You may also want to check your credit score. Some lenders offer interest rates for personal and car loans in a range, so if you have a poor credit score, you may want to consider saving up or taking steps to improve your credit score to hopefully secure a lower rate.

Once you’ve found the car loan that seems right for you, see if you can get a pre-approval so you know you have the money to hand when negotiating a deal.

Remember there will be other fees and charges you have to pay such as stamp duty, rego and insurance, plus maybe even delivery costs if you buy a car from a dealer or interstate.

3 Do your research

Once you know the type of car you’re after and what you can afford, do plenty of research across a range of car manufacturers. Don’t just stick to one, you might be surprised what’s on offer when you look across a range of cars available.

It’s a good idea to read plenty of reviews and comments online to see what people are saying about a particular car.

Check the car specs and compare them between models. Details should be available on a manufacturer’s website, or request a brochure from a dealer. See if a new model is coming out soon as you may be able to get a good deal on the outgoing model.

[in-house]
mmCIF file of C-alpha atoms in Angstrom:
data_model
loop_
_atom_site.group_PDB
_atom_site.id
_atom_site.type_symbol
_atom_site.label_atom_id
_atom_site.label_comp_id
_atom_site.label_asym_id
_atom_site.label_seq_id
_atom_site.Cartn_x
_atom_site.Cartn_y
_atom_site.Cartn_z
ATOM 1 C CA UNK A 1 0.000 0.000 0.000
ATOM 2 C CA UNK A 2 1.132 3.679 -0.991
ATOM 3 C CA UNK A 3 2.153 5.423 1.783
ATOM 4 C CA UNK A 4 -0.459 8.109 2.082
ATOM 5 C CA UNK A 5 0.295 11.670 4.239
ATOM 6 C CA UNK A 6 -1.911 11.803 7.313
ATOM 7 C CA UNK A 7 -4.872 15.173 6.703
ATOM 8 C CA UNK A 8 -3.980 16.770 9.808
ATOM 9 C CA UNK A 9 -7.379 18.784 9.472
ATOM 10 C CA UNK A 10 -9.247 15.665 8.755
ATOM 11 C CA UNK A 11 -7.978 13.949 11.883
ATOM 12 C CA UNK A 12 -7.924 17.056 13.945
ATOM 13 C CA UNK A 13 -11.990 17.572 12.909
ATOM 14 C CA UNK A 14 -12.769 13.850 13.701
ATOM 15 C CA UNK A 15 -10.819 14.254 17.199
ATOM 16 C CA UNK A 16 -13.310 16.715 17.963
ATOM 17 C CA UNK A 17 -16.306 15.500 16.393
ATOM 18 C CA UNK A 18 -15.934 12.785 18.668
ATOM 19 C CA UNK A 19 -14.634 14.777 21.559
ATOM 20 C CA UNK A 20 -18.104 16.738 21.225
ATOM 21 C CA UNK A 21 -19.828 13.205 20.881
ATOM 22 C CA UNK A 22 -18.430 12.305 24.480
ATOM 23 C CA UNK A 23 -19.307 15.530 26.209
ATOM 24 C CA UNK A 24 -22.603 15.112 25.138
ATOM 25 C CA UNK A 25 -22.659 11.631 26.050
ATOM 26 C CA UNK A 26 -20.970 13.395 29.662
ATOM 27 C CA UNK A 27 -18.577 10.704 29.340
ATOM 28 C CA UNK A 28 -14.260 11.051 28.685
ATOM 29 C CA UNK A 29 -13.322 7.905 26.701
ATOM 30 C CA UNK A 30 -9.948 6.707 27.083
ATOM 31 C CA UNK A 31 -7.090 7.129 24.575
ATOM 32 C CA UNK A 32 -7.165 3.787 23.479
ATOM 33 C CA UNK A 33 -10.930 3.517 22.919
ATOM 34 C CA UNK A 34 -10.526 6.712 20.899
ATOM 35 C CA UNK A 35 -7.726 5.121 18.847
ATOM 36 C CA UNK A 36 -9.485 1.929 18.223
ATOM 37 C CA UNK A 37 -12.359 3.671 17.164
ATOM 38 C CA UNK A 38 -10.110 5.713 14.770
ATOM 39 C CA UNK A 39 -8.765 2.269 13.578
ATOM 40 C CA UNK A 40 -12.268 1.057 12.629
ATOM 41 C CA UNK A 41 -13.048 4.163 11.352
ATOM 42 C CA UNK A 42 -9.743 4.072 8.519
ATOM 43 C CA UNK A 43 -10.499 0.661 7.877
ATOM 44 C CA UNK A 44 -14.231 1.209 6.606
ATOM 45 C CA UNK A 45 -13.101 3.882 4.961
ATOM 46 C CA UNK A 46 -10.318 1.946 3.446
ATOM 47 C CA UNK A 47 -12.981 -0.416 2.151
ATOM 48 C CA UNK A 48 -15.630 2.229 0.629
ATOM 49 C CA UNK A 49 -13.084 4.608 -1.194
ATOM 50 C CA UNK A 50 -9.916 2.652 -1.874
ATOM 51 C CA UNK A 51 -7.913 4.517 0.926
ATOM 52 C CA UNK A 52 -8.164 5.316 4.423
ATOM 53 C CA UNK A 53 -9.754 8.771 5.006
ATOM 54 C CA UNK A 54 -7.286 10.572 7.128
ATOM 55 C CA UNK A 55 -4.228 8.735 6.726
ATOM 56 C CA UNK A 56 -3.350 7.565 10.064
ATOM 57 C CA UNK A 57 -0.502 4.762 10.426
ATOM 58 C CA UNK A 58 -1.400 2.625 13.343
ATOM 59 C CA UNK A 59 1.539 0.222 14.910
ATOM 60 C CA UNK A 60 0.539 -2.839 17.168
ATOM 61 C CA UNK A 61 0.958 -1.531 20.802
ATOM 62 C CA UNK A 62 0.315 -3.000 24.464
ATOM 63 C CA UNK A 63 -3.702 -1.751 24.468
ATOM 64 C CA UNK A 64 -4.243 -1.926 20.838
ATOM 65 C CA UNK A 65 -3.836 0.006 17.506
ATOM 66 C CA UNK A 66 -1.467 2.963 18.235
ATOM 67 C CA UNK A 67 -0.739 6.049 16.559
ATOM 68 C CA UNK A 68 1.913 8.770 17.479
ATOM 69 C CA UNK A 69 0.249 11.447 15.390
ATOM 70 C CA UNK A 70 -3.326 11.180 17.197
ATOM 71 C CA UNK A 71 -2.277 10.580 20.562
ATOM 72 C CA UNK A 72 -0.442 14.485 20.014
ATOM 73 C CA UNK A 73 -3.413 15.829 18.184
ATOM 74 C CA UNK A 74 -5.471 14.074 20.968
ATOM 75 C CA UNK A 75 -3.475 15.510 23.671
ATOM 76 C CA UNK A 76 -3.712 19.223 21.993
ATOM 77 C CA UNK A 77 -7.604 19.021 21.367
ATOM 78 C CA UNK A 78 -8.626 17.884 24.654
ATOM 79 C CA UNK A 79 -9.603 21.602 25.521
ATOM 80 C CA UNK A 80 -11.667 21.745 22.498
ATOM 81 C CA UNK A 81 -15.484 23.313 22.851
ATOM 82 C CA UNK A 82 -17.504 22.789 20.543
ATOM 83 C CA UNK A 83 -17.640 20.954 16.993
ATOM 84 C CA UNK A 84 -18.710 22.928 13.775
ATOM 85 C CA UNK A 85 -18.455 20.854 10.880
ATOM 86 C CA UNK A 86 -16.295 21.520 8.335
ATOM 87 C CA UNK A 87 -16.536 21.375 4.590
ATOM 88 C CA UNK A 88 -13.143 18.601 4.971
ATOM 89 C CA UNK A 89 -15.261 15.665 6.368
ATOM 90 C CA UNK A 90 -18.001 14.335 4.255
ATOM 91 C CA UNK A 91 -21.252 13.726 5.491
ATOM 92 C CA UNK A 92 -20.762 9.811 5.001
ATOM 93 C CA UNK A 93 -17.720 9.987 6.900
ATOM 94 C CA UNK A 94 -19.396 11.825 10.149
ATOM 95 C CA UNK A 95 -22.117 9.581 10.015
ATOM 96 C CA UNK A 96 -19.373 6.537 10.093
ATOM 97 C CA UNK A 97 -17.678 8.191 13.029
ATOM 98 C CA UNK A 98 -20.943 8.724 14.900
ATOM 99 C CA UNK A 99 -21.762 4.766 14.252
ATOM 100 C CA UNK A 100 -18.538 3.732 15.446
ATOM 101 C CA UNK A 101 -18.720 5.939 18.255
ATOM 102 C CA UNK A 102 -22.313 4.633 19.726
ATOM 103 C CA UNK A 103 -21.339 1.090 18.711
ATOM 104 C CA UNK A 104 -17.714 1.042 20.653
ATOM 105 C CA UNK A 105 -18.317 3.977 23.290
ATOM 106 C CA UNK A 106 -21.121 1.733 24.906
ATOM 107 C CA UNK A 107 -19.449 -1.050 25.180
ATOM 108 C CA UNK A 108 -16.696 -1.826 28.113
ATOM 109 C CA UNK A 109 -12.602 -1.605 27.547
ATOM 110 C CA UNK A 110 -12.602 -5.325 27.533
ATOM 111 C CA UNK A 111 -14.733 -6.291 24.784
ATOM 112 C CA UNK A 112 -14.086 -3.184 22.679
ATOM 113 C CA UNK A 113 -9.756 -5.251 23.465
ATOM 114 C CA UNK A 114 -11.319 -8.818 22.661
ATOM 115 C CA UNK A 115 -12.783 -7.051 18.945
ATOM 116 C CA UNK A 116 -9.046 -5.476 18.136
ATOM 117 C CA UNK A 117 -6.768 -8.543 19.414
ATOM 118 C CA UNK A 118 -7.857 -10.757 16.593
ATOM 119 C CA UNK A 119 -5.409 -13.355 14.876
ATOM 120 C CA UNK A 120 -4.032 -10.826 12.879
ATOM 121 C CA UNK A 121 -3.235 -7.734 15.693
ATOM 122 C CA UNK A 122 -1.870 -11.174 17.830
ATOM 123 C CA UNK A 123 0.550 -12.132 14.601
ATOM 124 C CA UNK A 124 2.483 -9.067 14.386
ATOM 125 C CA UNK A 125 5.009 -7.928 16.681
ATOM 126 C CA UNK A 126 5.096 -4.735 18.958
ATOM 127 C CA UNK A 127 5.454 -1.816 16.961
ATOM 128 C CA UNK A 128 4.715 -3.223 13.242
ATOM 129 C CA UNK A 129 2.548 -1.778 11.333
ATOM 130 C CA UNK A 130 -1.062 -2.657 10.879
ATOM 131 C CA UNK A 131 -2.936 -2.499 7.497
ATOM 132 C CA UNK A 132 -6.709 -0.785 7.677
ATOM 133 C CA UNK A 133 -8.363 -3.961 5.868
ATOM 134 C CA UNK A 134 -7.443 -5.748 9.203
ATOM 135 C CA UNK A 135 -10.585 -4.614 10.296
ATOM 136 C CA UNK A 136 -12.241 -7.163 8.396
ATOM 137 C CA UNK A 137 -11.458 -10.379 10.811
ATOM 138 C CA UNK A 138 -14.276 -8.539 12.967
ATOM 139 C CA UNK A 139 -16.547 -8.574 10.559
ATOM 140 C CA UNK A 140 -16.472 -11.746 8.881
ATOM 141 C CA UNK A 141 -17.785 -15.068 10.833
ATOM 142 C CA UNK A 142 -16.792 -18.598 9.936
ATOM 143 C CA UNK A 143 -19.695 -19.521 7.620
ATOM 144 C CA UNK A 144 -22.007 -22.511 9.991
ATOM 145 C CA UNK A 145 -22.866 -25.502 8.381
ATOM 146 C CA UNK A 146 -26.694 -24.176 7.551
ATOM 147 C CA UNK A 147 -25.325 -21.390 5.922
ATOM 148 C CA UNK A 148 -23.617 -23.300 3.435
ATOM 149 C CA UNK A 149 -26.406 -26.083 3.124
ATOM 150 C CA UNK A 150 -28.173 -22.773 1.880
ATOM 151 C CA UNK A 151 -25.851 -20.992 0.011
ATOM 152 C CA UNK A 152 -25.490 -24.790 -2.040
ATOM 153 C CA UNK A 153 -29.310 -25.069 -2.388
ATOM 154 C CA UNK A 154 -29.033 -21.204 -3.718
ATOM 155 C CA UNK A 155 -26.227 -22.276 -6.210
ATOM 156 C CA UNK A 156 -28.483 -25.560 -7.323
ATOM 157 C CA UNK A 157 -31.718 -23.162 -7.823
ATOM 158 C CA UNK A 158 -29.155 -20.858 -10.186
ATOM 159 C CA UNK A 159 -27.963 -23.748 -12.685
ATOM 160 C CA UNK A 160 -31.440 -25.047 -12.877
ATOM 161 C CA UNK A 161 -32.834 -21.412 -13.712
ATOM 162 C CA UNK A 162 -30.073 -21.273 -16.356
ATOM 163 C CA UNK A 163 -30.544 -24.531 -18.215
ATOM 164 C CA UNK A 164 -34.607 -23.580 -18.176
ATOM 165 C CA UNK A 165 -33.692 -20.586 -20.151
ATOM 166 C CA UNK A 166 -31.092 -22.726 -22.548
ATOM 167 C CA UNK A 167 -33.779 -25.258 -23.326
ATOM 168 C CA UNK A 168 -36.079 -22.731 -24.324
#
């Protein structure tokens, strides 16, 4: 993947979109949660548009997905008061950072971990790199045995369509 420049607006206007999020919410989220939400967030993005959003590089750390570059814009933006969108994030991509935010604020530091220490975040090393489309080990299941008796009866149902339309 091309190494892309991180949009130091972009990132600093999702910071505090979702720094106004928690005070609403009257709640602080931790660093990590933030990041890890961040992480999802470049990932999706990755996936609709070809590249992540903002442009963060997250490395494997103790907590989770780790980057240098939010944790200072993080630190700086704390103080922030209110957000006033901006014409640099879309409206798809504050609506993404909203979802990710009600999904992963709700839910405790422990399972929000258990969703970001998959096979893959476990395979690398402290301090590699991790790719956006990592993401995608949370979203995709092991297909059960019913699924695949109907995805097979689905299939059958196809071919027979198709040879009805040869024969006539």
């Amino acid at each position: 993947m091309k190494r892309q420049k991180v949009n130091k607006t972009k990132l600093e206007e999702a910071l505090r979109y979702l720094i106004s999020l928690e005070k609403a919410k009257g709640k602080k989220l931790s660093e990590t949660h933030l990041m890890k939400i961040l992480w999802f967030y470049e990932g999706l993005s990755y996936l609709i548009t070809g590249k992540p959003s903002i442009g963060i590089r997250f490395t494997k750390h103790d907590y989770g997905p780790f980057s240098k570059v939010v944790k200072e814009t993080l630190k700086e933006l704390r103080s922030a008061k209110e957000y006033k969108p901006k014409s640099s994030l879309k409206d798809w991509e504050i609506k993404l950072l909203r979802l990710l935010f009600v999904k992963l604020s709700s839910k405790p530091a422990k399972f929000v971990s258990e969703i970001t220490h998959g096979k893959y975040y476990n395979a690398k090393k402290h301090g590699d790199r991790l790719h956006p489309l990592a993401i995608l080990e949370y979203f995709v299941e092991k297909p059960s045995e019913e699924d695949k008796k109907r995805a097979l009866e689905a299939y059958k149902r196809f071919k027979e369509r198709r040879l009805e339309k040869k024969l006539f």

If ground clearance is important to you, check how that varies for different cars. If seating or storage is important, again compare models as that extra few centimetres in the back may make all the difference.

Compare the fuel economies too but be mindful that what’s advertised may not actually reflect ‘real world’ driving, according to research by the Australian Automobile Association.

It is important as well to check if a car is safe, and if there have been any product recalls issued by Product Safety Australia (such as for faulty Takata airbags).

You can check a car’s ANCAP safety rating from the Australasian New Car Assessment Program (ANCAP) or use the website howsafeisyourcar.com.au. Keep in mind that ANCAP safety ratings are applicable when comparing cars in the same category only, so a five-star ANCAP rating for a hatchback isn’t the same as a five-star ANCAP rating for an SUV.